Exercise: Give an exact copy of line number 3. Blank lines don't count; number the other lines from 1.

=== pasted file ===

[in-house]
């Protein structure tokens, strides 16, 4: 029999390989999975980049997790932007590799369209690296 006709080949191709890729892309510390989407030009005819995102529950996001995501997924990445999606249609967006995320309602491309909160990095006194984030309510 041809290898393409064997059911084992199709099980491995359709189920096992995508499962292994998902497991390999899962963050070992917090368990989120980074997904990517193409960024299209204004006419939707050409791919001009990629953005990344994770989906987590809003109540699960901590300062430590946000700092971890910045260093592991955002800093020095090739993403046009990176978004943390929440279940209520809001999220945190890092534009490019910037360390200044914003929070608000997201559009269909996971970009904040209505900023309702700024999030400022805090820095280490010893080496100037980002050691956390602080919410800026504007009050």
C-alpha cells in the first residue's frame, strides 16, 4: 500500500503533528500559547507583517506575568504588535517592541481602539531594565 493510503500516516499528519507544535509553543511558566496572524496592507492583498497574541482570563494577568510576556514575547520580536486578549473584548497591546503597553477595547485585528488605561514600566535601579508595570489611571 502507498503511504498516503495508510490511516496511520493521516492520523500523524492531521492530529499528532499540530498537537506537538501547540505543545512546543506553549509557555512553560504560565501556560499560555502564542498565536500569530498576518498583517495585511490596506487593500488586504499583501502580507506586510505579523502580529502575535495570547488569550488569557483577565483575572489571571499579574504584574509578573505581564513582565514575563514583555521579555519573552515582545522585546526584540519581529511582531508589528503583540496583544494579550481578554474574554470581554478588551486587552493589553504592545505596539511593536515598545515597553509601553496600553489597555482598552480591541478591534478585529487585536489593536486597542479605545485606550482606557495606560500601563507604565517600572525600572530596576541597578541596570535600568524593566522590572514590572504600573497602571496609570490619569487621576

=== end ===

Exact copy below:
C-alpha cells in the first residue's frame, strides 16, 4: 500500500503533528500559547507583517506575568504588535517592541481602539531594565 493510503500516516499528519507544535509553543511558566496572524496592507492583498497574541482570563494577568510576556514575547520580536486578549473584548497591546503597553477595547485585528488605561514600566535601579508595570489611571 502507498503511504498516503495508510490511516496511520493521516492520523500523524492531521492530529499528532499540530498537537506537538501547540505543545512546543506553549509557555512553560504560565501556560499560555502564542498565536500569530498576518498583517495585511490596506487593500488586504499583501502580507506586510505579523502580529502575535495570547488569550488569557483577565483575572489571571499579574504584574509578573505581564513582565514575563514583555521579555519573552515582545522585546526584540519581529511582531508589528503583540496583544494579550481578554474574554470581554478588551486587552493589553504592545505596539511593536515598545515597553509601553496600553489597555482598552480591541478591534478585529487585536489593536486597542479605545485606550482606557495606560500601563507604565517600572525600572530596576541597578541596570535600568524593566522590572514590572504600573497602571496609570490619569487621576